Book Review: Wolf in White Van


I wasn’t sure if I would really be into this book, since I’m no gamer, but I was. Like, really was.

First of all, the book isn’t about gaming so much as it’s about the game developer. And when I knew that, my brain still wanted to turn off because “developer” conjures images of computer programming and Xbox and all kinds of stuff I am so far removed from it’s not even funny. But the main character’s game is a by-mail game. Like, he mails players out a scenario, they write what move they want to make, and he mails them back how that moved plays out. I just found that so fascinating, because I had no idea that was a thing.

Beyond the interesting game set-up, the main character has been through a terrible trauma that leaves him incredibly disfigured. Also, the story is told in reverse order (which has a neat tie-in with the novel’s title, which you get about halfway through). My first inclination was to be horrified and kind of flabbergasted at the end, but because it’s written in reverse order, I started to consider the story from the narrater’s beginning (which is the end of the book) to the end (which is the beginning of the book). Taken that way, the book has an entirely different tone.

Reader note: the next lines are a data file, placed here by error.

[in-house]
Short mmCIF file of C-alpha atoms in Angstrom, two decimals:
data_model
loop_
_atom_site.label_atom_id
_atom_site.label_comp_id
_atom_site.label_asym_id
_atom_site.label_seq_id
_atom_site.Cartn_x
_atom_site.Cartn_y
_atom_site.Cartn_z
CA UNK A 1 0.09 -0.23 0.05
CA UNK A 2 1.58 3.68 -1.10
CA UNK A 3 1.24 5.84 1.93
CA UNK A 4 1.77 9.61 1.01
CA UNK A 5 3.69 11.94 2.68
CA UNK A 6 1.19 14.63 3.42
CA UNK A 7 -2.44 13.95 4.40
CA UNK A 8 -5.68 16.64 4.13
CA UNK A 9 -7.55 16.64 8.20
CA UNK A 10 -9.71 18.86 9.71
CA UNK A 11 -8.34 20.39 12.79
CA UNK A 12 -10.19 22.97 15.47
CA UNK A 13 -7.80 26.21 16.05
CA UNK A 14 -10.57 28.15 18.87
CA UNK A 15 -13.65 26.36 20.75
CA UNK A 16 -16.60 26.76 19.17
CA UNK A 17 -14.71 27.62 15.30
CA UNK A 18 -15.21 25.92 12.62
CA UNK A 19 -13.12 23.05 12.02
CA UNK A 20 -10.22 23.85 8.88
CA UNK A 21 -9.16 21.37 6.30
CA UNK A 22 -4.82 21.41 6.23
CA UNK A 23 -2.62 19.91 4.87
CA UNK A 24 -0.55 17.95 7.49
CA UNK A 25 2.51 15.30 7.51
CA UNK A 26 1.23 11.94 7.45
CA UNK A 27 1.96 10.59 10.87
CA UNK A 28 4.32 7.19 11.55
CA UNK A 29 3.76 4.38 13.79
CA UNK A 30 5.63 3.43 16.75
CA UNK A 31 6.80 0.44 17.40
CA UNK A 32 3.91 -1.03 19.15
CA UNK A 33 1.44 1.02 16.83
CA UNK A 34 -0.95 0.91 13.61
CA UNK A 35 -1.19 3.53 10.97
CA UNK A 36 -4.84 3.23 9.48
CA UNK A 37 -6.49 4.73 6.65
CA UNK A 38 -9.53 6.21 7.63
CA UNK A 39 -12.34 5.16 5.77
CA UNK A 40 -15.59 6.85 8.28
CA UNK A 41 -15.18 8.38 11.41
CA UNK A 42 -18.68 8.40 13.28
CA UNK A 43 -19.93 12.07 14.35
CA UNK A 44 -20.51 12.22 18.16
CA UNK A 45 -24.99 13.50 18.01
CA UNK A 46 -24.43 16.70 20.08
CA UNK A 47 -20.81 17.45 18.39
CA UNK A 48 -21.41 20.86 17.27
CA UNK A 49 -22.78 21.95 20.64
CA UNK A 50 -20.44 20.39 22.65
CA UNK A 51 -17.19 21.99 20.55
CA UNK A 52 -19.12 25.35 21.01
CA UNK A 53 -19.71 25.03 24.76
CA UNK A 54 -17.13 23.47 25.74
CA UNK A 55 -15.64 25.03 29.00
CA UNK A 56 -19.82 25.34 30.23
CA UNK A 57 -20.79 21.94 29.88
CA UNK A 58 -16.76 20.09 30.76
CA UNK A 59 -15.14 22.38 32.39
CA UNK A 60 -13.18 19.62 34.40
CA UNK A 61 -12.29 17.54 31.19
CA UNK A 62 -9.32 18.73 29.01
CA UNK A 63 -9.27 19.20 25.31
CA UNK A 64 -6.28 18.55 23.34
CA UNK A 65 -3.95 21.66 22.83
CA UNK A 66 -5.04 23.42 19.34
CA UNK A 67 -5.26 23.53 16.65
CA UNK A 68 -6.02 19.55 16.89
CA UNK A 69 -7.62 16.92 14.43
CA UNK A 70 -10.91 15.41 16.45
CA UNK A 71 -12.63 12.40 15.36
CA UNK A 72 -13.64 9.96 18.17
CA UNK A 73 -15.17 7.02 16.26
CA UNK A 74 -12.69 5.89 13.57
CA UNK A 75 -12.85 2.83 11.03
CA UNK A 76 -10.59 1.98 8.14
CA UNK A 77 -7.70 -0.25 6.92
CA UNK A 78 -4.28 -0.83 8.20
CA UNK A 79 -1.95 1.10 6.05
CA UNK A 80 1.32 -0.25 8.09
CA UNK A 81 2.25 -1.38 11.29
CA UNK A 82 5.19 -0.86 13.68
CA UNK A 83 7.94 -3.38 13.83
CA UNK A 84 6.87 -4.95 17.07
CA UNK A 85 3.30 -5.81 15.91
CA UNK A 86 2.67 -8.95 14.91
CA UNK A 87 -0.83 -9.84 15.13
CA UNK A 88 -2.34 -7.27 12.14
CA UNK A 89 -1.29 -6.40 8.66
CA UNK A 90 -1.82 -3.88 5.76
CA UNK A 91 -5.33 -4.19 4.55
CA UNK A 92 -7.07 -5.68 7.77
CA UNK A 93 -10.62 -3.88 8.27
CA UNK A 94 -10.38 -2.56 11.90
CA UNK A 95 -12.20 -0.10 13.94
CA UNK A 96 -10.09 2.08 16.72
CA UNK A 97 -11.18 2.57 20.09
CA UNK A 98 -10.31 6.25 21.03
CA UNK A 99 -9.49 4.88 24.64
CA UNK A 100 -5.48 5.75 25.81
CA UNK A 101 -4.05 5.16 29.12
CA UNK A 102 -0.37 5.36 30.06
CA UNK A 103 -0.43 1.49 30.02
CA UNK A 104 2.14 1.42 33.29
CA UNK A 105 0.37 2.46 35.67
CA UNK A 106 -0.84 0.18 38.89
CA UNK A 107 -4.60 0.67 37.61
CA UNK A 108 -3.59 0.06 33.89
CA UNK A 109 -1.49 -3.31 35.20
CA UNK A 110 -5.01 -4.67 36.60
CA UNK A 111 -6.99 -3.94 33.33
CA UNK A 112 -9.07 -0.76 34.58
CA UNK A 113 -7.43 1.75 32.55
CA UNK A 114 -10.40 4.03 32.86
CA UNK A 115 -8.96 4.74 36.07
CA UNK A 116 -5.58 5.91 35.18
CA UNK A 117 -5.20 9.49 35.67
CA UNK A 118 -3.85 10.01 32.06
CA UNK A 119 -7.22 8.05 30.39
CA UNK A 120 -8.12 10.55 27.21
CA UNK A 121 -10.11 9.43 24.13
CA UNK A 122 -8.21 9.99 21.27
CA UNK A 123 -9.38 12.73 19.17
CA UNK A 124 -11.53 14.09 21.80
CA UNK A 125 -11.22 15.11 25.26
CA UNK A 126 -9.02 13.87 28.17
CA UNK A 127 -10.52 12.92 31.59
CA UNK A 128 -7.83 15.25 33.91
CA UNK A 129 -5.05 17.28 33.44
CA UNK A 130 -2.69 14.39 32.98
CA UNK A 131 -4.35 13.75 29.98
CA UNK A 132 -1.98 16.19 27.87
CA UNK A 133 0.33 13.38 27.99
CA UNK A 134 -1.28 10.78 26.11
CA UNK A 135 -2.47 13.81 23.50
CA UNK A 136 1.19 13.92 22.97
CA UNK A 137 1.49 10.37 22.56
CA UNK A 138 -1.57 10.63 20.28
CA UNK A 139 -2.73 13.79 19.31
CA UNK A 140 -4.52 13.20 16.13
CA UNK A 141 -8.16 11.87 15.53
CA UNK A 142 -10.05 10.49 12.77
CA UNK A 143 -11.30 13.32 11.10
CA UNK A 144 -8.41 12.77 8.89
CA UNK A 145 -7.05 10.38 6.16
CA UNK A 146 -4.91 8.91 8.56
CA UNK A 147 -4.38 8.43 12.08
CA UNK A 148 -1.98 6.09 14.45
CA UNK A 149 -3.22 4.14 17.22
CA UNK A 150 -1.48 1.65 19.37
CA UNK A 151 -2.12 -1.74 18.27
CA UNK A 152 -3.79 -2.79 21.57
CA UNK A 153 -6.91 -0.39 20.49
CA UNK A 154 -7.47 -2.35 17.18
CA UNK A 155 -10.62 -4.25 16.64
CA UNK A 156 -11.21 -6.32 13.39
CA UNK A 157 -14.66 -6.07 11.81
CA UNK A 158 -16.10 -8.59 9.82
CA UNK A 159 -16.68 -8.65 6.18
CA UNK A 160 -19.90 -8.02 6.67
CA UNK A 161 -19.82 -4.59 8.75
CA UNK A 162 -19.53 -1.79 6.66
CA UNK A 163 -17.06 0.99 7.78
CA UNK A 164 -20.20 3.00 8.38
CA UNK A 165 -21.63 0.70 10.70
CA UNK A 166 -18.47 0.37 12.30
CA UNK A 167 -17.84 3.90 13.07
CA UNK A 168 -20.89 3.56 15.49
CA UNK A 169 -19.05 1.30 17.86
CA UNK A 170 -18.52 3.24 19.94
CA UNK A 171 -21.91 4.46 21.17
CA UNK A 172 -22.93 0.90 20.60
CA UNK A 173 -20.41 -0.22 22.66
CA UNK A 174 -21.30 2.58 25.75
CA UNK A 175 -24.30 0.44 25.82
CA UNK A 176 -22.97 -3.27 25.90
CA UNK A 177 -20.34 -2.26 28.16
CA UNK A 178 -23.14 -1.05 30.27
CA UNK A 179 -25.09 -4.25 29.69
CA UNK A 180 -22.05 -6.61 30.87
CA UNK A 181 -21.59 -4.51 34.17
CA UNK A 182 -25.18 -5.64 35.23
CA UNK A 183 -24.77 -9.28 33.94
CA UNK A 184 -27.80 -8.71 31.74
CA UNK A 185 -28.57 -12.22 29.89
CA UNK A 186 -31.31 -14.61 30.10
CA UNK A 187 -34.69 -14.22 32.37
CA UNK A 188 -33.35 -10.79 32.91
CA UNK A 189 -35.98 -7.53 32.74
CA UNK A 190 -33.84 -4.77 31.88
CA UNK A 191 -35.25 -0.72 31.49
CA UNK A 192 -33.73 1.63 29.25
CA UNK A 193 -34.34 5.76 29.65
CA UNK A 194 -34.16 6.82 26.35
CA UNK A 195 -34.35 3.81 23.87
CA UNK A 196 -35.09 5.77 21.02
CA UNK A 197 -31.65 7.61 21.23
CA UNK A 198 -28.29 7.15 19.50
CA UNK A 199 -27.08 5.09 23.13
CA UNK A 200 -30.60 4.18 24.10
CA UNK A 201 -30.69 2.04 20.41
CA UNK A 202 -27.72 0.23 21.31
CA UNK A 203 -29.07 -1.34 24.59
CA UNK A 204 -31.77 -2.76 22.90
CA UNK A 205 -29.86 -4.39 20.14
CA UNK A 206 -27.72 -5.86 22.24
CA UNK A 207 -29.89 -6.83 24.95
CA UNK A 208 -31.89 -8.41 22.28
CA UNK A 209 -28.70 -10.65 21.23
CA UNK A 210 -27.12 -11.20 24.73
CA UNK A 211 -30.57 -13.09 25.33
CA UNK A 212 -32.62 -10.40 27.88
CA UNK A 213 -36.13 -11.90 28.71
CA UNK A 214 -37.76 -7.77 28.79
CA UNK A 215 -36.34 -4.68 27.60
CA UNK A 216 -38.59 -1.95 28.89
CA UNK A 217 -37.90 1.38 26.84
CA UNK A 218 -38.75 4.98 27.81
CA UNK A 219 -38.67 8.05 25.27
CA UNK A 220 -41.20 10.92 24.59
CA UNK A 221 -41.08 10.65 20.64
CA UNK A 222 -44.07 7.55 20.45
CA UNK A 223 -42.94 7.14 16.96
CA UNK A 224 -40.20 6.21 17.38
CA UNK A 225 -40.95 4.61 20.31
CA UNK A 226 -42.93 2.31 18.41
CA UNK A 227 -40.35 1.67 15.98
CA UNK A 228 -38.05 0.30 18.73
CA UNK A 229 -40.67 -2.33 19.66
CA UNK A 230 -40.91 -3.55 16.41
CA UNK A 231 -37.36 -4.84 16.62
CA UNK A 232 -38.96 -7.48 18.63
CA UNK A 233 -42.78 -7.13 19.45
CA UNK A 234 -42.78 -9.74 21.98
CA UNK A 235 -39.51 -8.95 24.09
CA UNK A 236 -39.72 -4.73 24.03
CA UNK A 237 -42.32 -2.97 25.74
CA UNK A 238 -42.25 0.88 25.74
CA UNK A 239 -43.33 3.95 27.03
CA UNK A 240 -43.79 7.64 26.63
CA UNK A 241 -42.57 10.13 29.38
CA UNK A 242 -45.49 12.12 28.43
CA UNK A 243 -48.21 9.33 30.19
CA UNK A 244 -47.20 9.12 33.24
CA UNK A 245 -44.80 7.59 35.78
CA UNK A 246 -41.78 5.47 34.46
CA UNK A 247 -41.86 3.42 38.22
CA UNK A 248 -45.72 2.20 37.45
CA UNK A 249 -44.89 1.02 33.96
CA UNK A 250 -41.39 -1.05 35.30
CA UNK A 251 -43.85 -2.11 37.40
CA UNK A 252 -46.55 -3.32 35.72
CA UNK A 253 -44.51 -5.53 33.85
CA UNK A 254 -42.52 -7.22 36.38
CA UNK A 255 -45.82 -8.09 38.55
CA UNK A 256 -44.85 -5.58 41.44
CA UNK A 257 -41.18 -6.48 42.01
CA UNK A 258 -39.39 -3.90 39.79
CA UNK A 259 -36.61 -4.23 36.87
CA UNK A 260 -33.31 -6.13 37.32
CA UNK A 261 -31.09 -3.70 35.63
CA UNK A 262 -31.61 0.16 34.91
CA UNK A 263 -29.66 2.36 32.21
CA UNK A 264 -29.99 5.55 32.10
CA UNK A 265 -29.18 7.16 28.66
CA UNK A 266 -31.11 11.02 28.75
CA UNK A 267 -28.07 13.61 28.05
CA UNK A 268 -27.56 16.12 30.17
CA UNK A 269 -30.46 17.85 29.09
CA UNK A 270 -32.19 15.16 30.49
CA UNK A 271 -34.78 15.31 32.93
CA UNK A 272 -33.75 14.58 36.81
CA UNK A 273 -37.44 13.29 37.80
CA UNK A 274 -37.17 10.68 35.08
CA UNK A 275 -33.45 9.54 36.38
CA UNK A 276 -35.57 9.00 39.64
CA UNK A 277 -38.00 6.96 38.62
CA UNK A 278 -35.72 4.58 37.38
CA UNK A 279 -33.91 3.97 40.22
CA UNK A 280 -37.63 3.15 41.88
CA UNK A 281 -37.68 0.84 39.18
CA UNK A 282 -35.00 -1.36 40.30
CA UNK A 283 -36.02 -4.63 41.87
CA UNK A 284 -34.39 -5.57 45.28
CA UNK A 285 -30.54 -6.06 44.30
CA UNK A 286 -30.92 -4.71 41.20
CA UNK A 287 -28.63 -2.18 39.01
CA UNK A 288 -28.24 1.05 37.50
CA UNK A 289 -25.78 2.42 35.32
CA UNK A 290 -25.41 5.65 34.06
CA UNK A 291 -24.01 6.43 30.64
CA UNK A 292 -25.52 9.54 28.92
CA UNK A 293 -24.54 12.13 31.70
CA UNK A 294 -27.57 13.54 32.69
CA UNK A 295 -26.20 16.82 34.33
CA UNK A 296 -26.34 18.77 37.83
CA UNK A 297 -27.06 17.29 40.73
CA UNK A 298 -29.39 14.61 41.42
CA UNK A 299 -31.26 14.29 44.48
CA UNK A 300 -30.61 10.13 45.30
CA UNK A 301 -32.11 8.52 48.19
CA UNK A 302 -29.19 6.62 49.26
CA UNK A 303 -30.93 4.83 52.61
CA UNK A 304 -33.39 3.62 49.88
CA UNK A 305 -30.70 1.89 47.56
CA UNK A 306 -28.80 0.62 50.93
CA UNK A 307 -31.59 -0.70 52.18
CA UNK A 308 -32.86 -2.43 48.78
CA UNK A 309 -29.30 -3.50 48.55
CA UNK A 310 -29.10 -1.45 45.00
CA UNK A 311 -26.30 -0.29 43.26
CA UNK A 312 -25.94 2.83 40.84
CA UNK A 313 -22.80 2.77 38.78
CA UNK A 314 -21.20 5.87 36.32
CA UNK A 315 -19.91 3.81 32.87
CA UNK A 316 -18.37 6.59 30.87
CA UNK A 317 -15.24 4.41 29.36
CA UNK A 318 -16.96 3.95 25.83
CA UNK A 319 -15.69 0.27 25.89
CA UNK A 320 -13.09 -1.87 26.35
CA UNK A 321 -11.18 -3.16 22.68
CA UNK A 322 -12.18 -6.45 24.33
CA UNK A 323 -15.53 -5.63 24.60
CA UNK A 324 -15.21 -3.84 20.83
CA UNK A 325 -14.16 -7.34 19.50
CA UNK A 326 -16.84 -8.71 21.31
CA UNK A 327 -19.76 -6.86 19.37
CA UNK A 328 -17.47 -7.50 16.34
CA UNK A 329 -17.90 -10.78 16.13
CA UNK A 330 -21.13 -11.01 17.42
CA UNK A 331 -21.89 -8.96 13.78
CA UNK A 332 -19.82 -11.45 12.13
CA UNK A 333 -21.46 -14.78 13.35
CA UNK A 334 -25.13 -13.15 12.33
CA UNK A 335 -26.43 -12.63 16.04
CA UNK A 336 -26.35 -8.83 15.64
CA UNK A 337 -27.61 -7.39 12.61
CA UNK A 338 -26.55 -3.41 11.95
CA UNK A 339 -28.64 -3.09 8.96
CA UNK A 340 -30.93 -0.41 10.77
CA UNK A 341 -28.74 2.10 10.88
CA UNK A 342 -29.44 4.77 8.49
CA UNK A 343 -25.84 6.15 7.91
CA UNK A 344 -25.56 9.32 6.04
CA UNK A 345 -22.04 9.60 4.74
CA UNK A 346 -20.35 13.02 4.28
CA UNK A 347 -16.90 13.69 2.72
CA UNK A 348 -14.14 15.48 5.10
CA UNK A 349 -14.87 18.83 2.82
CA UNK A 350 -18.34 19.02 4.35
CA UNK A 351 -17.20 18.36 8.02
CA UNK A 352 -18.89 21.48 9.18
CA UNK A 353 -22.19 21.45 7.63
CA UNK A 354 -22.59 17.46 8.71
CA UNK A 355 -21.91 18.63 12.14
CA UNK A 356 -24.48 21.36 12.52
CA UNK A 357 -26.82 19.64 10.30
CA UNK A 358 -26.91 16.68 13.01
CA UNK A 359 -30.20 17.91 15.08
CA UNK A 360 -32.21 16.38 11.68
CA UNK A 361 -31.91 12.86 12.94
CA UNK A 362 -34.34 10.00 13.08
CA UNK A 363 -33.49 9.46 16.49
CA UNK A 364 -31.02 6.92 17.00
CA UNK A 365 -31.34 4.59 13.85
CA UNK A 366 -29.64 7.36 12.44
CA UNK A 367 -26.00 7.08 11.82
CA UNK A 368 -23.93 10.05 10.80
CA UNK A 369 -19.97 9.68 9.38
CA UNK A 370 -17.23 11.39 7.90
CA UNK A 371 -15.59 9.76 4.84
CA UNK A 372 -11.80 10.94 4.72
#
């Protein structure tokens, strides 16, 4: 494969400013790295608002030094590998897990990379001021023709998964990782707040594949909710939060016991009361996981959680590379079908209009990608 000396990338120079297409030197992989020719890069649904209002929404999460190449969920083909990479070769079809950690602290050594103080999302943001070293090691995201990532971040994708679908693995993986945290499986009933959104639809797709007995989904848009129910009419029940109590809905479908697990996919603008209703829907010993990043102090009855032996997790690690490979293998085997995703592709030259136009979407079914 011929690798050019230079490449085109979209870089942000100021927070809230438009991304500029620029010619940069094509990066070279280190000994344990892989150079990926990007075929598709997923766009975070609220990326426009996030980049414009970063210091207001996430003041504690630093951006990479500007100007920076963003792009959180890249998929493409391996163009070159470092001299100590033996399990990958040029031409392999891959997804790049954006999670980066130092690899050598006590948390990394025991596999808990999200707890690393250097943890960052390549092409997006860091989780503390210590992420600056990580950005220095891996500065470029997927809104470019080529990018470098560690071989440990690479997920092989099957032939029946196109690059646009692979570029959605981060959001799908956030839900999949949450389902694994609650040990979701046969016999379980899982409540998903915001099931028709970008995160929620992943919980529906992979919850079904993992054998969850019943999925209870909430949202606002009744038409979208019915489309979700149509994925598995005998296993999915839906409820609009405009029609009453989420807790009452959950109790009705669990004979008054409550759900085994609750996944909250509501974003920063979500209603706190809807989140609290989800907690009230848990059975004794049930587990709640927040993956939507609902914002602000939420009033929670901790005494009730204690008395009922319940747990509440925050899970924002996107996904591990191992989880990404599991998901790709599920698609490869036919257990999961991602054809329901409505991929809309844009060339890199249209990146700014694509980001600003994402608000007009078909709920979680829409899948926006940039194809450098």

Something else I really liked was the design of the cover and how that tied into the story. Okay, this is going to sound like a reach, but just remember that my majors in college were writing and graphic design and bear with me. So, the cover is difficult to look at because it “vibrates” and hurts your eyes, but our narrator is also really difficult to look at for other people because of his disfigurations. At one point in the book, we learn that the narrator knows he’s difficult to look at and even though he’d rather people stare if that’s what they want to do instead of pretend like they were never looking, he’s also kind of happy that people aren’t looking at him because he’s a really private person. When he does finally meet someone who’s not afraid to stare and to ask him questions, he has a really great conversation with that person. It’s like the book’s cover is an extension of the narrator, and it’s trying to see if you’re the type of person who will come in and have a conversation, or if you’re going to write the story off by how it looks on the surface.

In short, this is a very cool book for readers who like to sit around and analyze/wax philosophical about what they’re reading.

There were times when I was actually less interested in finding out what was going on with the narrator’s game players (which is supposed to be the driving force of the book) and more interested in just finding out what the heck happened to him, so that would be the biggest letdown of the book for me. But in all, I was very pleasantly surprised by this one. Highly recommended.

What about you? Have you read this one? What did you think? 


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